Project start date and status:
Ashan started the Save fishing Cat Conservation Project (SFCCP) in 2013 while studying for his bachelor degree in University of Peradeniya, Sri Lanka. At present he reads for his Masters Degree on “Population Monitoring Of Fishing Cats In Protected Landscapes“. Currently he is working as a local partner for the Small Wild Cat Conservation Foundation (SWCCF), is a Global Wildlife Conservation Associate Conservation Scientist, and is a member of the Fishing Cat Working Group.
He strongly believes in community based conservation and that threat reeducation can save small wild cats species from local extinction. Ashan works with the local communities in central and northern central Sri Lanka while monitoring the human –wild cat conflict and threats for fishing cats. As a primary solution for the road kill problems in central hills, he established road signs and information boards in crucial road kill areas and also works with government authorities to expand these signs around the country. Additionally he is working on building enclosures for permanently damaged small wild cats and plans to develop them in to rehabilitation centers which will tend to these cat species. Moreover he has organized many workshops and awareness programs targeting school children’s in his study areas, and also started the annual Fishing Cat Youth Camp Training Programs in 2014.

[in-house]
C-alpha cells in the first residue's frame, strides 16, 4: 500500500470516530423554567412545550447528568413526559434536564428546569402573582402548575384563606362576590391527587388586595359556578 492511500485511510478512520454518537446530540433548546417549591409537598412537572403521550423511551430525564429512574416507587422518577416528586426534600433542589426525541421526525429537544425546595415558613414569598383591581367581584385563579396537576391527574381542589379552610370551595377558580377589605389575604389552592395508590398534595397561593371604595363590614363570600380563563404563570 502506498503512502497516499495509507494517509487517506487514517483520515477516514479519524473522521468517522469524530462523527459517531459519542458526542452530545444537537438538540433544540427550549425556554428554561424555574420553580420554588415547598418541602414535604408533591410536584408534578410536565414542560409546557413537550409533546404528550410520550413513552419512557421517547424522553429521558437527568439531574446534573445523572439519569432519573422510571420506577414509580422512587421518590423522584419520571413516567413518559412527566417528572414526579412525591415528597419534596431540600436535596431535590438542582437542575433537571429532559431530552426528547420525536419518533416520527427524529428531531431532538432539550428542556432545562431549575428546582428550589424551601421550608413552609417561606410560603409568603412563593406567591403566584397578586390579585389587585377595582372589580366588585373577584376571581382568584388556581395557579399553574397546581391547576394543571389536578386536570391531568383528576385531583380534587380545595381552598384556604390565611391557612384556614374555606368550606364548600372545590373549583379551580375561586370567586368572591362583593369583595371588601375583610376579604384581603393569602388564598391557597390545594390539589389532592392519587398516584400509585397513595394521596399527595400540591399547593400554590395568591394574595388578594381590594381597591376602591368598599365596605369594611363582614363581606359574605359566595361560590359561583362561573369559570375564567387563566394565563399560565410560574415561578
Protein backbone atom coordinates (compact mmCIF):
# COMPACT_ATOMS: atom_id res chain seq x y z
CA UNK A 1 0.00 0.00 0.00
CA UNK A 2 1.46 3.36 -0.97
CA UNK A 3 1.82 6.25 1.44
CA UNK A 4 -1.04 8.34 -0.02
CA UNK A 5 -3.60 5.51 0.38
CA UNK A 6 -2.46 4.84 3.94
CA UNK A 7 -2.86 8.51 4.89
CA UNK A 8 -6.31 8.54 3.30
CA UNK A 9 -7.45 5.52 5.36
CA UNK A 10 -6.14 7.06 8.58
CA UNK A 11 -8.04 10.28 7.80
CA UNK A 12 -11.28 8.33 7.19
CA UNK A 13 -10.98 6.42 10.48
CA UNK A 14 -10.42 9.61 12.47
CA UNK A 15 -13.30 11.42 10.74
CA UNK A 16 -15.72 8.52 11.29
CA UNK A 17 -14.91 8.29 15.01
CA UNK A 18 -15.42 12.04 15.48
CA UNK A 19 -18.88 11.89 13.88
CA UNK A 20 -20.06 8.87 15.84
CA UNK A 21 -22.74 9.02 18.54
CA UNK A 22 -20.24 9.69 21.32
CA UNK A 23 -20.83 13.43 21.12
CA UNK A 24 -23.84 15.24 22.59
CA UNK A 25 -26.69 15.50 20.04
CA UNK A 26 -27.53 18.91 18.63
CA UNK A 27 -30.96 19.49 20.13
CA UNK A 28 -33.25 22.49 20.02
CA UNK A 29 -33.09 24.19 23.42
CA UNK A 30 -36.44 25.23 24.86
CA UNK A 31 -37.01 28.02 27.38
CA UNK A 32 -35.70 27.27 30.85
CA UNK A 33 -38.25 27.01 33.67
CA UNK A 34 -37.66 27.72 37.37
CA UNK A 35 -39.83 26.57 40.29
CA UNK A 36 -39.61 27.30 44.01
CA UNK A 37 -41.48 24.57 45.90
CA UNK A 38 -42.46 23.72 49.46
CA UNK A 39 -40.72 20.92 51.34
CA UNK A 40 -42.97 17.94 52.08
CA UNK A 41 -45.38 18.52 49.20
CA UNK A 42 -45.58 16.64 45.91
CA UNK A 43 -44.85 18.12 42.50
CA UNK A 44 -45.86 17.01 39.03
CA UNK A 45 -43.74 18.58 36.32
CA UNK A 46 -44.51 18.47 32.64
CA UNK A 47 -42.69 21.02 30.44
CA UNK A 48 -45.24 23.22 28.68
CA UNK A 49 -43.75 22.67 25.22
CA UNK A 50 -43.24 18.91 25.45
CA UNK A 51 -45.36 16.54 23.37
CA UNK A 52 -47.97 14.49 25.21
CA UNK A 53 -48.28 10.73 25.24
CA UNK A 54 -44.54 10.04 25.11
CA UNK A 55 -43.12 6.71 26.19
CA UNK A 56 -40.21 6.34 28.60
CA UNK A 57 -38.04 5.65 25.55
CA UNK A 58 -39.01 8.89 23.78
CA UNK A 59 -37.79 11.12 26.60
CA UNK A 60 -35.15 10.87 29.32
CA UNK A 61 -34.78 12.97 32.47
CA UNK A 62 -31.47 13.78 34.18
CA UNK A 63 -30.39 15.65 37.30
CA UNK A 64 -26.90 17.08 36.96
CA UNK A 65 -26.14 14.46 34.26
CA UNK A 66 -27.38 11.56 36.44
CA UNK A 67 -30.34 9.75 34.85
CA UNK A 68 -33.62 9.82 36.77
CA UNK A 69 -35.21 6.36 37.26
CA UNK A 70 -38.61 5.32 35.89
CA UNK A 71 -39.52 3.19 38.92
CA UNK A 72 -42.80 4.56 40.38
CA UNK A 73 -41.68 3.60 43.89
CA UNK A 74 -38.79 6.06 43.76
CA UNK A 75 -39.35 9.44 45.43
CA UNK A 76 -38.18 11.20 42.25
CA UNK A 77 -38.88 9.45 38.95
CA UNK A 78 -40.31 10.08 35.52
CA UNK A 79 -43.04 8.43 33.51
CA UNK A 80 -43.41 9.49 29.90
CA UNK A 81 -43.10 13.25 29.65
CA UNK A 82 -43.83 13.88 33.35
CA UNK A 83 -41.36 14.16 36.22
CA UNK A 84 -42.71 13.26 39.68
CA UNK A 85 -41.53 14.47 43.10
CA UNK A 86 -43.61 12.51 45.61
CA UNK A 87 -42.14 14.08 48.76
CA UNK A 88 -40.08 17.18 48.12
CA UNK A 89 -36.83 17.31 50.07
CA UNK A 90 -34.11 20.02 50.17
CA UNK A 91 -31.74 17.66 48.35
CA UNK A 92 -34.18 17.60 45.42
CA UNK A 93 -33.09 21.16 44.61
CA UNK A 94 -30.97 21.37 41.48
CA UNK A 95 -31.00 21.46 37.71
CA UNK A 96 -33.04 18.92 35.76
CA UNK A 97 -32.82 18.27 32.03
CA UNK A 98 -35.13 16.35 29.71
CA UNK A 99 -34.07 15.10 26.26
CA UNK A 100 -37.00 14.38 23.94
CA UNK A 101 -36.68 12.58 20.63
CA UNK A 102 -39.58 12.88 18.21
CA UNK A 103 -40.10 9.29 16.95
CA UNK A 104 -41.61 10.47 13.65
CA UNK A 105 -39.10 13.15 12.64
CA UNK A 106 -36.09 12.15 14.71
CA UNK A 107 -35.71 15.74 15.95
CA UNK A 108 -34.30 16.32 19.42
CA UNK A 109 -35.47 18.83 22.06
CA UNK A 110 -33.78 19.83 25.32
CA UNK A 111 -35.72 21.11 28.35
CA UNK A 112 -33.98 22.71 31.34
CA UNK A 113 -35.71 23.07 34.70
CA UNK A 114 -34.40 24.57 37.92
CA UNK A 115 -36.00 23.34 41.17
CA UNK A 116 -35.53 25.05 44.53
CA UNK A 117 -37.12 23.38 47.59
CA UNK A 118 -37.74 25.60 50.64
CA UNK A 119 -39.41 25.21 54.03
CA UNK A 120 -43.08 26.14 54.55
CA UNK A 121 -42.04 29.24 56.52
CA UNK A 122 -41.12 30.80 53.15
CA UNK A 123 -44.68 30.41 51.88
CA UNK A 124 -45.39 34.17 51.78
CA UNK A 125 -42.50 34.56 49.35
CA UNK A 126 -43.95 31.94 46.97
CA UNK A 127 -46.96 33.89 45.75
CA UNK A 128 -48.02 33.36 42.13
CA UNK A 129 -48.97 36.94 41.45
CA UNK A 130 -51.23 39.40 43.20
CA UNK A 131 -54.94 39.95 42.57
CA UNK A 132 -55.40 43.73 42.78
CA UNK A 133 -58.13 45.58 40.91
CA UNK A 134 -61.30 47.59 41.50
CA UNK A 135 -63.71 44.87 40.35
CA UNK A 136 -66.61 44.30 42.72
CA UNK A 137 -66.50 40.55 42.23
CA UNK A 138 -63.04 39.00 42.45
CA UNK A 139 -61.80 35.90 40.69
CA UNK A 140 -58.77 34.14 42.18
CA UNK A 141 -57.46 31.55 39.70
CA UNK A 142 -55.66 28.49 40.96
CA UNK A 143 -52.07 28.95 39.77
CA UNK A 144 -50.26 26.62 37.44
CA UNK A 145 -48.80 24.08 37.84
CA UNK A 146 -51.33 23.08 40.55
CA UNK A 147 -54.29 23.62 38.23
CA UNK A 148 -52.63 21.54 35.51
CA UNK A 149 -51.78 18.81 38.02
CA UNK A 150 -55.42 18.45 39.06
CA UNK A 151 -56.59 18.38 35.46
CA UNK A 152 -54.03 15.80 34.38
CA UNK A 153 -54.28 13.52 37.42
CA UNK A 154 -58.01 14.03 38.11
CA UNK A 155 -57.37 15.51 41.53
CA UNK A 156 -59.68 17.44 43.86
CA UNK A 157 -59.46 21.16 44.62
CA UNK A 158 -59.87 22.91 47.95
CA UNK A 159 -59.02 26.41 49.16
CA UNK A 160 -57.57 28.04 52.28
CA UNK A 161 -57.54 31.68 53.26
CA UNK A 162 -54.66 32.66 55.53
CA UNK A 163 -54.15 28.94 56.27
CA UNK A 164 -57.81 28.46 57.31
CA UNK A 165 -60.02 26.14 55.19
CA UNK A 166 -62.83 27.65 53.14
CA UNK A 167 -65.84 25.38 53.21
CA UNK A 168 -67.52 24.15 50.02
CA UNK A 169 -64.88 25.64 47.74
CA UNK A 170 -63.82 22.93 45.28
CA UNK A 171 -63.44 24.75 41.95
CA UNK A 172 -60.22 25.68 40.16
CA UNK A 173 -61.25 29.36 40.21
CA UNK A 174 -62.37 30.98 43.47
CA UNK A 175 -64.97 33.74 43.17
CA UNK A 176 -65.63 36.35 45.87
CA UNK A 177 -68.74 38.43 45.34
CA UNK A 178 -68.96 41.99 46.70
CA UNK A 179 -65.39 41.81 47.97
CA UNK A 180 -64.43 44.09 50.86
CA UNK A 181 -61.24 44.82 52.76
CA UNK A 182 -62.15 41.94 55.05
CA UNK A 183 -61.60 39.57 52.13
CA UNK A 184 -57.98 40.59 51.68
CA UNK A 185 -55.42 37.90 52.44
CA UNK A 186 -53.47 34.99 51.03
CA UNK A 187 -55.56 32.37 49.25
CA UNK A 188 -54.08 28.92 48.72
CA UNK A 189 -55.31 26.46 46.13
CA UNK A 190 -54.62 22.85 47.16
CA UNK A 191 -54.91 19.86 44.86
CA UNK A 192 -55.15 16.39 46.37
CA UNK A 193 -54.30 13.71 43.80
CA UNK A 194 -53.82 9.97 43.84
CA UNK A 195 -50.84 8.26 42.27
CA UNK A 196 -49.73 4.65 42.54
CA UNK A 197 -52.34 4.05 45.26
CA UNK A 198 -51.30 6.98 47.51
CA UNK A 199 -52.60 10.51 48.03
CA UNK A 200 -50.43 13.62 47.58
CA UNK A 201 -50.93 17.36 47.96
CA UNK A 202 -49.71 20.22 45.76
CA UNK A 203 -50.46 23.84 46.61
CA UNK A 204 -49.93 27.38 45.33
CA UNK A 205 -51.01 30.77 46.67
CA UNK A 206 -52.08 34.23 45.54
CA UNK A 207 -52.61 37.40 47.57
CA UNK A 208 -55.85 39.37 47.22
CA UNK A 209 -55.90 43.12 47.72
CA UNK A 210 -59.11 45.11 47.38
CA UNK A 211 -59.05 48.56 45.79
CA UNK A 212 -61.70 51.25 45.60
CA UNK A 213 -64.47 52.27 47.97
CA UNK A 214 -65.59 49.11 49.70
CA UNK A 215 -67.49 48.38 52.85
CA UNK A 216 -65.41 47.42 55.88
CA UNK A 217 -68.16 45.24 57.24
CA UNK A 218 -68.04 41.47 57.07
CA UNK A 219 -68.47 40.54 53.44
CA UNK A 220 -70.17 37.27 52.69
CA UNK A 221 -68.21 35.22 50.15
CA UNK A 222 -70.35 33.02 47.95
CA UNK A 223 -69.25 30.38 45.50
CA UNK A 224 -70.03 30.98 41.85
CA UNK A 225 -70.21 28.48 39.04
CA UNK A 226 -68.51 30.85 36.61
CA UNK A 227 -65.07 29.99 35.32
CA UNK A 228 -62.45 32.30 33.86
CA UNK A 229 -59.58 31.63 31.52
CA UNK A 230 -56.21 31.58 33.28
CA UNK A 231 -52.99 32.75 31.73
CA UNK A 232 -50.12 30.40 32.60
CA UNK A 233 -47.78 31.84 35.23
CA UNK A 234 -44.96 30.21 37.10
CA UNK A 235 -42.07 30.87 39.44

To date he has got support from many international organizations like The Mohamed bin Zayed Species Conservation Fund, The Aspinall Foundation, Big Cat Rescue, Houston Zoo and Wild Oasis to continue his conservation practices and empower the community based conservation activities. In 2015 he was awarded the Sidney Byers Scholarship from Wildlife Conservation Network (WCN) to support his Master Degree. He has presented his work in many conferences and symposiums around the world and he was able to share a talk with Dr Jim Sanderson in WCN Expo 2015 in San Francisco, USA.
In January 2017 he joined with his fellow small cat conservationist Anya Ratnayaka and started the non-profit Small Cat Advocacy and Research (SCAR) in Sri Lanka to strength the conservation and research practices of small wild cats in the country.